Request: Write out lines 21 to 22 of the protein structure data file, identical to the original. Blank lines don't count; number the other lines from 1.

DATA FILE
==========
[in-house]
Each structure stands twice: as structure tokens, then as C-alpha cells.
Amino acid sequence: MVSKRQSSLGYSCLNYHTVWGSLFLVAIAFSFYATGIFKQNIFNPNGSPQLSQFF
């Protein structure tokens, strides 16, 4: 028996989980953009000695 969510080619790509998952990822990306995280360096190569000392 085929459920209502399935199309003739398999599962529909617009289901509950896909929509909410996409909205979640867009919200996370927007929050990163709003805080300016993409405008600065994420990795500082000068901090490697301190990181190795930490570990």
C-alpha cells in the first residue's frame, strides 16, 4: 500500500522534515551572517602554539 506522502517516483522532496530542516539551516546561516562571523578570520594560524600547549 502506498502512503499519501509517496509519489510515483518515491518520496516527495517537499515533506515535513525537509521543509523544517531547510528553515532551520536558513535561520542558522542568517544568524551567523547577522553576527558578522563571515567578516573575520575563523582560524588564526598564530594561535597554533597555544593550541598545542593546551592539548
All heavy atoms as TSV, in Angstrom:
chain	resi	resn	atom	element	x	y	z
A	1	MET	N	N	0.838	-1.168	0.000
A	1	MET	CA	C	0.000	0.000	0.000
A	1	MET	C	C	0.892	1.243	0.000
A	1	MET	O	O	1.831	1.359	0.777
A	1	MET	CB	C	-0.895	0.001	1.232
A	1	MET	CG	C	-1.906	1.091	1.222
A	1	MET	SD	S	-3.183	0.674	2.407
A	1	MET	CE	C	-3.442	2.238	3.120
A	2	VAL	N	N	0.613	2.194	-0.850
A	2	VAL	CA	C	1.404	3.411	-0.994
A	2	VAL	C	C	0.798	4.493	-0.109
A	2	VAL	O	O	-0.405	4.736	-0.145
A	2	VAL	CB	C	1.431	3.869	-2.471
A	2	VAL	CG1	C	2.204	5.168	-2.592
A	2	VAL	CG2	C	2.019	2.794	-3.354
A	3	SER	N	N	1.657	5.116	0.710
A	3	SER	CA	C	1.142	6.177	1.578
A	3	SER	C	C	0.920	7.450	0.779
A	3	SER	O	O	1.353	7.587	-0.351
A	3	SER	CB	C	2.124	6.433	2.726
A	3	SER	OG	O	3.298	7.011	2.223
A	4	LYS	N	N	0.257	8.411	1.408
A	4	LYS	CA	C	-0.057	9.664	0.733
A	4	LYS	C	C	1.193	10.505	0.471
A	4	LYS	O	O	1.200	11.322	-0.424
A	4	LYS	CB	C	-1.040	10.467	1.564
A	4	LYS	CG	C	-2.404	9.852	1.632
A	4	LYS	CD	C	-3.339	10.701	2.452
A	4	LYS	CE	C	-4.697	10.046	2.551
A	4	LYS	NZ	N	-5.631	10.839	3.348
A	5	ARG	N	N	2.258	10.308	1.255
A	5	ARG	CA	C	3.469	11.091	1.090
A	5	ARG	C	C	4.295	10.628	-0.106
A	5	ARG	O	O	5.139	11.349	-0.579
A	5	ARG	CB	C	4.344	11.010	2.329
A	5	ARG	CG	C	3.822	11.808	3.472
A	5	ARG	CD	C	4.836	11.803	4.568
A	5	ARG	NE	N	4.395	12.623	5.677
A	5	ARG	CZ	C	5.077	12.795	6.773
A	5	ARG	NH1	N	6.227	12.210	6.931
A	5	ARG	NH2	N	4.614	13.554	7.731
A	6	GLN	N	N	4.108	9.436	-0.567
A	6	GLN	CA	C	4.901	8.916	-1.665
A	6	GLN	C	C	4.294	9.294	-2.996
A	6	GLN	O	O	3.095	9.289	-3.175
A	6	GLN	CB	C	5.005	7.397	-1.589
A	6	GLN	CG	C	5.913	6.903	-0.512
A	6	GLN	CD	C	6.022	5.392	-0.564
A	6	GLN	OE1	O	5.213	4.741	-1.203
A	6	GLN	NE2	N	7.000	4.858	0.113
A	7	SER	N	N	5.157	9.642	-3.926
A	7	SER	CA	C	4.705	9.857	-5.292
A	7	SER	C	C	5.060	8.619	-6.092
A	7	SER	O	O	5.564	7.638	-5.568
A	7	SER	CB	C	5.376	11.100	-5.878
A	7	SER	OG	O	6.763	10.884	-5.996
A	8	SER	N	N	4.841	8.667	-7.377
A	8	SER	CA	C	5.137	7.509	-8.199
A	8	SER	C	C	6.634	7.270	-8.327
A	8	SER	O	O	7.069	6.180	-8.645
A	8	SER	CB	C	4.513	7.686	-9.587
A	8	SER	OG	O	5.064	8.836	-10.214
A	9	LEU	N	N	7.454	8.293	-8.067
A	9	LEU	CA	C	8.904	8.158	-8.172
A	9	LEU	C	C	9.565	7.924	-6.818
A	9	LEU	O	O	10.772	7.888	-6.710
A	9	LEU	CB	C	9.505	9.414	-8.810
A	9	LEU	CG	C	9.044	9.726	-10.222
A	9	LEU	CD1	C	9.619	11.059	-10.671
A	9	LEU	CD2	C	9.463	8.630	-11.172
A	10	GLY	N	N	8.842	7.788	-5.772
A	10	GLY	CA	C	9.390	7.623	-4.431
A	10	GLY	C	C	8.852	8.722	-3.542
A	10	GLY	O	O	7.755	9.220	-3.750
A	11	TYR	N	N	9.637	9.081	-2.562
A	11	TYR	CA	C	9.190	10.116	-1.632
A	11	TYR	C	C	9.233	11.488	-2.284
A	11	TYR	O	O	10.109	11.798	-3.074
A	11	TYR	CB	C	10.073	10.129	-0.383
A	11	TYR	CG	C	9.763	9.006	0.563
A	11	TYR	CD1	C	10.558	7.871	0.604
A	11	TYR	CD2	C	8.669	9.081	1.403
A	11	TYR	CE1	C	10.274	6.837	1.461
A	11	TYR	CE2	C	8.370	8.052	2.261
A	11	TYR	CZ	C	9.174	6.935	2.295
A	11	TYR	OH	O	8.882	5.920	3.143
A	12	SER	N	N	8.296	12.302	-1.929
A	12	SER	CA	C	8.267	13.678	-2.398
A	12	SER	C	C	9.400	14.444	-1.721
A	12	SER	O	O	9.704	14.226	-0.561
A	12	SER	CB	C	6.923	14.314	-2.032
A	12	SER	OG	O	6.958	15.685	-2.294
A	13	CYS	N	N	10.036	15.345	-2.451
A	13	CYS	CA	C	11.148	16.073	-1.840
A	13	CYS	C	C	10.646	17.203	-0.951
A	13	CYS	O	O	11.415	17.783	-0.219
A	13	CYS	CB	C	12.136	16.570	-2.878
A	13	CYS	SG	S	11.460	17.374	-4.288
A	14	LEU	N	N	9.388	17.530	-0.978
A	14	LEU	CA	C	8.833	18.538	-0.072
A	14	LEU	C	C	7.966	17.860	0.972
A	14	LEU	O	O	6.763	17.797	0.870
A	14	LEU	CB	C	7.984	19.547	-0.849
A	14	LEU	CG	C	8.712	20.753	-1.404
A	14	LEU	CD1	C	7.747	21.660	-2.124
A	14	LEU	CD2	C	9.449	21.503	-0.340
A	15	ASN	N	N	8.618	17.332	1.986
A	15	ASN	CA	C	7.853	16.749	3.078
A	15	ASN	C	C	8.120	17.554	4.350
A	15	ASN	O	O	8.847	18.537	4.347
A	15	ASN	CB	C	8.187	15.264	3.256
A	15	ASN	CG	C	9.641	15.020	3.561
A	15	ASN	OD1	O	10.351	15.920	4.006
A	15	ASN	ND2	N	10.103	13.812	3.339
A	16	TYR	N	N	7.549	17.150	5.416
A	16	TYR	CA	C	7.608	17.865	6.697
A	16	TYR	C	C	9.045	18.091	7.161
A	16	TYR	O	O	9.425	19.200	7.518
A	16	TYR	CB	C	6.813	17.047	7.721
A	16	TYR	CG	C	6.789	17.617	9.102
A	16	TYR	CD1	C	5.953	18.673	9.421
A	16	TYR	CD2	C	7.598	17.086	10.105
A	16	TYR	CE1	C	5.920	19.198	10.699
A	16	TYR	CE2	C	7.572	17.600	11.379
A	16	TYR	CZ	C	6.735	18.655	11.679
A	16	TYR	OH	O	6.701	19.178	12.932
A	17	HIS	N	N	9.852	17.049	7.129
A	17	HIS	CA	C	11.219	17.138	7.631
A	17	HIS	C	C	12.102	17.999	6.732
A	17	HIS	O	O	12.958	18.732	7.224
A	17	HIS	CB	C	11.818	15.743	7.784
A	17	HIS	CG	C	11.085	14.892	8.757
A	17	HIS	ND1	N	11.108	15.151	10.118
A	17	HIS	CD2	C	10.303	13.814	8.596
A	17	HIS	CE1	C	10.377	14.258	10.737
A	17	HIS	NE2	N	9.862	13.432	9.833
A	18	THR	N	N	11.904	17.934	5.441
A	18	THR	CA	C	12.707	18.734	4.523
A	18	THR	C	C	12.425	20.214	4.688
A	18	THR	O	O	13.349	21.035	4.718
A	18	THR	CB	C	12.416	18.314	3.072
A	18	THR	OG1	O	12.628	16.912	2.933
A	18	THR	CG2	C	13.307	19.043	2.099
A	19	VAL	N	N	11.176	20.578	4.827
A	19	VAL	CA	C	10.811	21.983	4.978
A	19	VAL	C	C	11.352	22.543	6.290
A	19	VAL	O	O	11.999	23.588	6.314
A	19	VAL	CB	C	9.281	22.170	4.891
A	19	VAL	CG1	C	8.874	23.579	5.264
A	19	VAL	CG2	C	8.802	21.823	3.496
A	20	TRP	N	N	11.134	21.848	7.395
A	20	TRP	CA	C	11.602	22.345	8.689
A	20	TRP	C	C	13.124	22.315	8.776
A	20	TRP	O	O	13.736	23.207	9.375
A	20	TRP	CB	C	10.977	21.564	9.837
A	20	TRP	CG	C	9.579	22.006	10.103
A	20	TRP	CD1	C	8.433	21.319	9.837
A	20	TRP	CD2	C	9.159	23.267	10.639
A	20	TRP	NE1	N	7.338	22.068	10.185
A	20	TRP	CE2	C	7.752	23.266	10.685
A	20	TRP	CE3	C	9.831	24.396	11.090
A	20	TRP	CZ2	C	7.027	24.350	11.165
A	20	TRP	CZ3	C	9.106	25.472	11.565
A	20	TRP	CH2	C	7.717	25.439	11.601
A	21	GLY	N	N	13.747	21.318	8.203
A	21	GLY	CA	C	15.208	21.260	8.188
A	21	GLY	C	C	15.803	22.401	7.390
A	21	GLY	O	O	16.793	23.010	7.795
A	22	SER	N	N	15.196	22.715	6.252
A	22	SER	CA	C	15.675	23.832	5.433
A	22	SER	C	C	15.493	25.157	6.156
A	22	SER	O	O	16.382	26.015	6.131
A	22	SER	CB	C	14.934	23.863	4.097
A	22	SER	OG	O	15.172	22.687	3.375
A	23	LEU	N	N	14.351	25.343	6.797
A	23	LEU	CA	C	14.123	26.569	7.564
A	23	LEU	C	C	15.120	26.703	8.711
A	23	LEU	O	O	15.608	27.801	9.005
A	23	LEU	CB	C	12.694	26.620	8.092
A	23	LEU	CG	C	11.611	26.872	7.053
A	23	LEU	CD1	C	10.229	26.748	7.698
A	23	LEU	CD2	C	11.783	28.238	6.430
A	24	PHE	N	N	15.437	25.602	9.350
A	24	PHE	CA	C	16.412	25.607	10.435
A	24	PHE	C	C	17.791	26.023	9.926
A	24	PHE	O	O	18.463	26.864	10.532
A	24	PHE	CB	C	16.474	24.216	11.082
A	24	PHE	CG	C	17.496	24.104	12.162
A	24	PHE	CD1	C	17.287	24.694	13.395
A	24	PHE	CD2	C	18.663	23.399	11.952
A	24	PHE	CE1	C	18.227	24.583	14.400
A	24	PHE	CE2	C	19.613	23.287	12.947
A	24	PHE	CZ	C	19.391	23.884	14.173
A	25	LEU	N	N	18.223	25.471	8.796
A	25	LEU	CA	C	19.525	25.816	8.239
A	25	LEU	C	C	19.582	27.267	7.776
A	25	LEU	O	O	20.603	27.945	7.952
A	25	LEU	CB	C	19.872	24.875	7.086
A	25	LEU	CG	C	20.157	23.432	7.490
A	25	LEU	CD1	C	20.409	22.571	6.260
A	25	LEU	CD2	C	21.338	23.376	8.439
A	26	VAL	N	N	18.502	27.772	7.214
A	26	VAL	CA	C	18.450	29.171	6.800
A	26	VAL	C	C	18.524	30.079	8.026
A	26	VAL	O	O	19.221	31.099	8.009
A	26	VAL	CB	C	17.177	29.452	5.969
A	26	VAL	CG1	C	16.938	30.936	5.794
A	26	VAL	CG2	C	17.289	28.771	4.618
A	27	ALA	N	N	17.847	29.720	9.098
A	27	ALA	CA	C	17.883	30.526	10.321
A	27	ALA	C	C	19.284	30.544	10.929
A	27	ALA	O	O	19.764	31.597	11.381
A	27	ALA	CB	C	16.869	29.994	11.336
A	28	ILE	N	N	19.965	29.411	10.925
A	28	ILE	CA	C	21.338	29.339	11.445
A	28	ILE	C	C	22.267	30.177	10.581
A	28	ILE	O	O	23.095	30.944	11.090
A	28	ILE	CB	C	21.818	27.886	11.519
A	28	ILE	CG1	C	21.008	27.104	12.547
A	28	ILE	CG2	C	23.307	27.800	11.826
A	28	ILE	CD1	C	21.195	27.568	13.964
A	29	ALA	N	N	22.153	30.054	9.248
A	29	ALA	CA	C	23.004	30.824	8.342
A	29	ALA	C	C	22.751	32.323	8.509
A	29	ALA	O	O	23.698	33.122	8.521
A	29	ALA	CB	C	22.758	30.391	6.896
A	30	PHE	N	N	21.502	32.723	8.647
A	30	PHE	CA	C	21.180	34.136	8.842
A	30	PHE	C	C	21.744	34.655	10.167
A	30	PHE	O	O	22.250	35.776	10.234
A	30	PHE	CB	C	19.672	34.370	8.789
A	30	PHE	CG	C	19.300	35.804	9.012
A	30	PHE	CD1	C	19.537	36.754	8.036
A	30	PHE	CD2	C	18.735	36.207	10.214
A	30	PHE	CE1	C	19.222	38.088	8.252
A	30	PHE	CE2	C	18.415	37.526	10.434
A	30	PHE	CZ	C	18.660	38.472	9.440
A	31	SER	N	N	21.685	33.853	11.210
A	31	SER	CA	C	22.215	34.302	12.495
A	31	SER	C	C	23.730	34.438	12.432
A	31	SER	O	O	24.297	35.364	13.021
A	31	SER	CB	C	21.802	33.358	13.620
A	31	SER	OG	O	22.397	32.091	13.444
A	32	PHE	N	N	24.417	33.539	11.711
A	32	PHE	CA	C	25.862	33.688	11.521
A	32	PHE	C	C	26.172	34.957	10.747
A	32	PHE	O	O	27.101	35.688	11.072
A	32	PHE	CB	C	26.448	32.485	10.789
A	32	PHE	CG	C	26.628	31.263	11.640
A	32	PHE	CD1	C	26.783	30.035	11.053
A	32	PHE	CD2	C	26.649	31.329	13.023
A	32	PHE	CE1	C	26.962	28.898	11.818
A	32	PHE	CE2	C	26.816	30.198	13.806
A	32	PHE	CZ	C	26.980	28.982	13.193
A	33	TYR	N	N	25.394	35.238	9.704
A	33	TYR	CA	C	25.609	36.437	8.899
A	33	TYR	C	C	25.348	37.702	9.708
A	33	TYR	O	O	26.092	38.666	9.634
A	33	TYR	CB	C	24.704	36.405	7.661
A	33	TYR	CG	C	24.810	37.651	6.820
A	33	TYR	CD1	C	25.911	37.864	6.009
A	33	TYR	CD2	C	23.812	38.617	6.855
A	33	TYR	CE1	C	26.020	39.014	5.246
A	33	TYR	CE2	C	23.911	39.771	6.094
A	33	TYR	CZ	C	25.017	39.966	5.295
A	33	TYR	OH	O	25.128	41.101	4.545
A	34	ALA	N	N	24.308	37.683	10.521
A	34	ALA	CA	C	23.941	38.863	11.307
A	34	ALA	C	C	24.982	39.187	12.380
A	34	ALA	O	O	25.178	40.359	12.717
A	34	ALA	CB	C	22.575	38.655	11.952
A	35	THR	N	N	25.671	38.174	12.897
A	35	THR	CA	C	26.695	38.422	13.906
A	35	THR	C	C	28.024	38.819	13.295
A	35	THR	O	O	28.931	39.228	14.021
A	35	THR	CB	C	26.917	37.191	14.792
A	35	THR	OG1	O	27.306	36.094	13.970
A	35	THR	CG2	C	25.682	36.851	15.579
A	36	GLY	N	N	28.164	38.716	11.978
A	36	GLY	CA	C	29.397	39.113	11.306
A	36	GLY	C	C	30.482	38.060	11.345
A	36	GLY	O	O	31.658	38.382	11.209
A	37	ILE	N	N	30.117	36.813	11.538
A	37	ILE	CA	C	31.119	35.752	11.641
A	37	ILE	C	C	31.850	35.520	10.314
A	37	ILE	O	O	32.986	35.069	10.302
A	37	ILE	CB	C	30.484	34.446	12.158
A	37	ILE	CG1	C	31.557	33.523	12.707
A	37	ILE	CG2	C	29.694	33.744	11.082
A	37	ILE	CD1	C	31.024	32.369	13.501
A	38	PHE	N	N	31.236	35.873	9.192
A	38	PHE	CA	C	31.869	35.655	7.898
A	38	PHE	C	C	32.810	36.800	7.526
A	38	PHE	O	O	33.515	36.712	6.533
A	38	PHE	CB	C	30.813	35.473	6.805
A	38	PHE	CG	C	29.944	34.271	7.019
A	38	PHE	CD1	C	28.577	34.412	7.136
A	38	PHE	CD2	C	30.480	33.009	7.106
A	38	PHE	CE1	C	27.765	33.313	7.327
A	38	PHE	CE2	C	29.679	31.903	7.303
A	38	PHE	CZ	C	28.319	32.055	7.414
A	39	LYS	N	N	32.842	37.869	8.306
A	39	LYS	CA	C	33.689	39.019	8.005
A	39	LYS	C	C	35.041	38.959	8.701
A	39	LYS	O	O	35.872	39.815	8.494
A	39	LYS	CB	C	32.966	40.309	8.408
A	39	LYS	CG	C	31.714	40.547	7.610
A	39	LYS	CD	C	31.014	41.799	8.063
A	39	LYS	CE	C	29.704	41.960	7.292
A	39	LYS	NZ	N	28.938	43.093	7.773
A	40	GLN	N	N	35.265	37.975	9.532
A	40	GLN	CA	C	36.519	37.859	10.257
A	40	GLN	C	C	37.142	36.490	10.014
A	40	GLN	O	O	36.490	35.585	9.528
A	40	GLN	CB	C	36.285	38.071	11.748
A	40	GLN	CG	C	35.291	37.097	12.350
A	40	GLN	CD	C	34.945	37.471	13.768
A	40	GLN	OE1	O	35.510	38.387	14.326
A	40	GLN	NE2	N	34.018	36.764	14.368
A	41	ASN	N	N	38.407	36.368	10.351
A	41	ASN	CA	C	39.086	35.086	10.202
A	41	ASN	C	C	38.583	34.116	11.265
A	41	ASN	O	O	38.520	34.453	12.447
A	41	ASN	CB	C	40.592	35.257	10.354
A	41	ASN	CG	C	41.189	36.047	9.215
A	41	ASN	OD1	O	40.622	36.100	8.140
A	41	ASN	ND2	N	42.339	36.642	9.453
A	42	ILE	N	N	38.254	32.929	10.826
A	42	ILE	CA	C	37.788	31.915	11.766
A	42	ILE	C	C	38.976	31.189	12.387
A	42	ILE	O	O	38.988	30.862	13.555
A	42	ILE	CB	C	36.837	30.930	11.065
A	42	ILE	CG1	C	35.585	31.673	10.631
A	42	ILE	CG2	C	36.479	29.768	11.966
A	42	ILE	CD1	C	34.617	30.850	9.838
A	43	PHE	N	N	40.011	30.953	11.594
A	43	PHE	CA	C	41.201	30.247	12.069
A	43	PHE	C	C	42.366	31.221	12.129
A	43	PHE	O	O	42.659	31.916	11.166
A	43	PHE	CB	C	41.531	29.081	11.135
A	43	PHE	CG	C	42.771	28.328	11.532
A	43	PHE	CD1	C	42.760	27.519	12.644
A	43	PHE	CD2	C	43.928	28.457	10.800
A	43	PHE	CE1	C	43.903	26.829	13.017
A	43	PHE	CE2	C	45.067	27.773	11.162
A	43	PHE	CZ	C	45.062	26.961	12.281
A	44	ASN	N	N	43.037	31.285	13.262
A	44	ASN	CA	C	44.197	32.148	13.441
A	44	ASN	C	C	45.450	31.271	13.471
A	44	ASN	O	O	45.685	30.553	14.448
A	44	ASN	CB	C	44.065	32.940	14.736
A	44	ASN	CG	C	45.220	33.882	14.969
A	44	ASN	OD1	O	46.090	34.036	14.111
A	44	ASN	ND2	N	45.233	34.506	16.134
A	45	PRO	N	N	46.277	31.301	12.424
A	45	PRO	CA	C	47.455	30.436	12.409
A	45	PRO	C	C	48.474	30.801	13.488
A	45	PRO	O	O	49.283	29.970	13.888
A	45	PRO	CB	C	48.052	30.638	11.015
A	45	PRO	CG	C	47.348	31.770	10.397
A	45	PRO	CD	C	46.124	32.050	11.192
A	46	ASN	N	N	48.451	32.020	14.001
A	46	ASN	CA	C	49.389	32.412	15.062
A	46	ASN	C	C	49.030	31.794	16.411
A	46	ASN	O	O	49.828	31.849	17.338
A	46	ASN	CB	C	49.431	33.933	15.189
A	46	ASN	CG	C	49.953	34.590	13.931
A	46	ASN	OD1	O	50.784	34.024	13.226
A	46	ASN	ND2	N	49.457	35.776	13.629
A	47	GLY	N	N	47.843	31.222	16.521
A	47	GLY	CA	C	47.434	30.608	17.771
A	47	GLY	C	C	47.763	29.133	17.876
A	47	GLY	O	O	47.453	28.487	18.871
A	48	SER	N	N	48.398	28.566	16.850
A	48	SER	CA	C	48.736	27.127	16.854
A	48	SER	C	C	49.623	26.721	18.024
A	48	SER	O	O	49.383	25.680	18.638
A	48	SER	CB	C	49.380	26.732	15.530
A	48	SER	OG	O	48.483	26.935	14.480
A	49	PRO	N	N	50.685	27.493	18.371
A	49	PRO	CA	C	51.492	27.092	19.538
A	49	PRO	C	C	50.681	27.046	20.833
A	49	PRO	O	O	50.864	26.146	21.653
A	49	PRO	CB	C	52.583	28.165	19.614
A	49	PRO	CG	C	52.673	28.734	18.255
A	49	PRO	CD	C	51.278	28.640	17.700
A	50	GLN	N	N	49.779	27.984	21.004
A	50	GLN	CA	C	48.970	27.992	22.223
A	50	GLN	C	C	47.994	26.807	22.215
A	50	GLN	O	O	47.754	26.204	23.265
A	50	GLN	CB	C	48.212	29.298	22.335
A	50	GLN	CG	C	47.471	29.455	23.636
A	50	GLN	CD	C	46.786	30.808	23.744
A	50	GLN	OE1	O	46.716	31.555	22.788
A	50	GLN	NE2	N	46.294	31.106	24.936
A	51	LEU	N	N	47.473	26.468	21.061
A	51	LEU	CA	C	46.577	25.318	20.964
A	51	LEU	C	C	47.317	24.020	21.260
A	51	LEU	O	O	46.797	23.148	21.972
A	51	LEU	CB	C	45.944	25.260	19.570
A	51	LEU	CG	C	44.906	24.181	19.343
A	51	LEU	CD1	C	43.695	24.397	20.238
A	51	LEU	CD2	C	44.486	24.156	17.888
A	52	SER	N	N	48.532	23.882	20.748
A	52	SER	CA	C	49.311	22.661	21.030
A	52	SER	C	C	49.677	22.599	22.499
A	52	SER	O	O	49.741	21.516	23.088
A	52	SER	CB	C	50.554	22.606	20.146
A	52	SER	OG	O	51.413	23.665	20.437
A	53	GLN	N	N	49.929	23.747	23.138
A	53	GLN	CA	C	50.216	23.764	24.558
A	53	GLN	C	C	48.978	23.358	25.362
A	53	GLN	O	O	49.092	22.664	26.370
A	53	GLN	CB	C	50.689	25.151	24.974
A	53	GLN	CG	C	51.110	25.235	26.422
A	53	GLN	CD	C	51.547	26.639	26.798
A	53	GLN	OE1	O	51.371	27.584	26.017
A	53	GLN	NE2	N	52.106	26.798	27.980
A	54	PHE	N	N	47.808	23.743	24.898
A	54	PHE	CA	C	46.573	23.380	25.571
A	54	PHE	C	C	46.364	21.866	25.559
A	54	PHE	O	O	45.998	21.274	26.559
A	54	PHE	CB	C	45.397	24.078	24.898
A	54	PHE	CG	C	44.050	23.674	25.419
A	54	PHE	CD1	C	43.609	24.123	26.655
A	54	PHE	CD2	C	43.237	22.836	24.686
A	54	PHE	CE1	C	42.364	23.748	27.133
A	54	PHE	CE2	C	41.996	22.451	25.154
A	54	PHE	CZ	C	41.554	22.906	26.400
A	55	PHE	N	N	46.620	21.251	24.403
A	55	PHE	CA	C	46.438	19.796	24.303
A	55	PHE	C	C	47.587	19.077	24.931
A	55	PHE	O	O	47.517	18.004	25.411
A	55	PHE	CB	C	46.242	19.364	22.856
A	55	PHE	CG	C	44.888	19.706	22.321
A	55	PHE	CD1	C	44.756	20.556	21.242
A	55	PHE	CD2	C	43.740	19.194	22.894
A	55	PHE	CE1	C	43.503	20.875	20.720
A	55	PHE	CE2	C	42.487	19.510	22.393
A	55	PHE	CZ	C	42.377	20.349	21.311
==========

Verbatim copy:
A	2	VAL	CG1	C	2.204	5.168	-2.592
A	2	VAL	CG2	C	2.019	2.794	-3.354